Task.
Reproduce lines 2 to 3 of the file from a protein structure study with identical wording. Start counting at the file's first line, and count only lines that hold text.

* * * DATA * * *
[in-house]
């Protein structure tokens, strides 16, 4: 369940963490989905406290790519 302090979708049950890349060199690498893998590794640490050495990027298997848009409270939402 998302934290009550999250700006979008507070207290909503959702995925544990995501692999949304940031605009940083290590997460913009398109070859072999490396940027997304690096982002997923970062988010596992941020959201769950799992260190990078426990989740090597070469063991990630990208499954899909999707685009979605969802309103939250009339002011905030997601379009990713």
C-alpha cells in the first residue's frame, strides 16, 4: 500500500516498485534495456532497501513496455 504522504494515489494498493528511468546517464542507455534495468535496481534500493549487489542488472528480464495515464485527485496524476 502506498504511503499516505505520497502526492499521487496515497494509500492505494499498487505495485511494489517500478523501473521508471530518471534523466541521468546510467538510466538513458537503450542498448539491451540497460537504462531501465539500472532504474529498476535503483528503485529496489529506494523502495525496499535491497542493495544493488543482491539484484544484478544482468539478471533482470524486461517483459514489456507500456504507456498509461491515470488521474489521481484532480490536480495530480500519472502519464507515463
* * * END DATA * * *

């Protein structure tokens, strides 16, 4: 369940963490989905406290790519 302090979708049950890349060199690498893998590794640490050495990027298997848009409270939402 998302934290009550999250700006979008507070207290909503959702995925544990995501692999949304940031605009940083290590997460913009398109070859072999490396940027997304690096982002997923970062988010596992941020959201769950799992260190990078426990989740090597070469063991990630990208499954899909999707685009979605969802309103939250009339002011905030997601379009990713």
C-alpha cells in the first residue's frame, strides 16, 4: 500500500516498485534495456532497501513496455 504522504494515489494498493528511468546517464542507455534495468535496481534500493549487489542488472528480464495515464485527485496524476 502506498504511503499516505505520497502526492499521487496515497494509500492505494499498487505495485511494489517500478523501473521508471530518471534523466541521468546510467538510466538513458537503450542498448539491451540497460537504462531501465539500472532504474529498476535503483528503485529496489529506494523502495525496499535491497542493495544493488543482491539484484544484478544482468539478471533482470524486461517483459514489456507500456504507456498509461491515470488521474489521481484532480490536480495530480500519472502519464507515463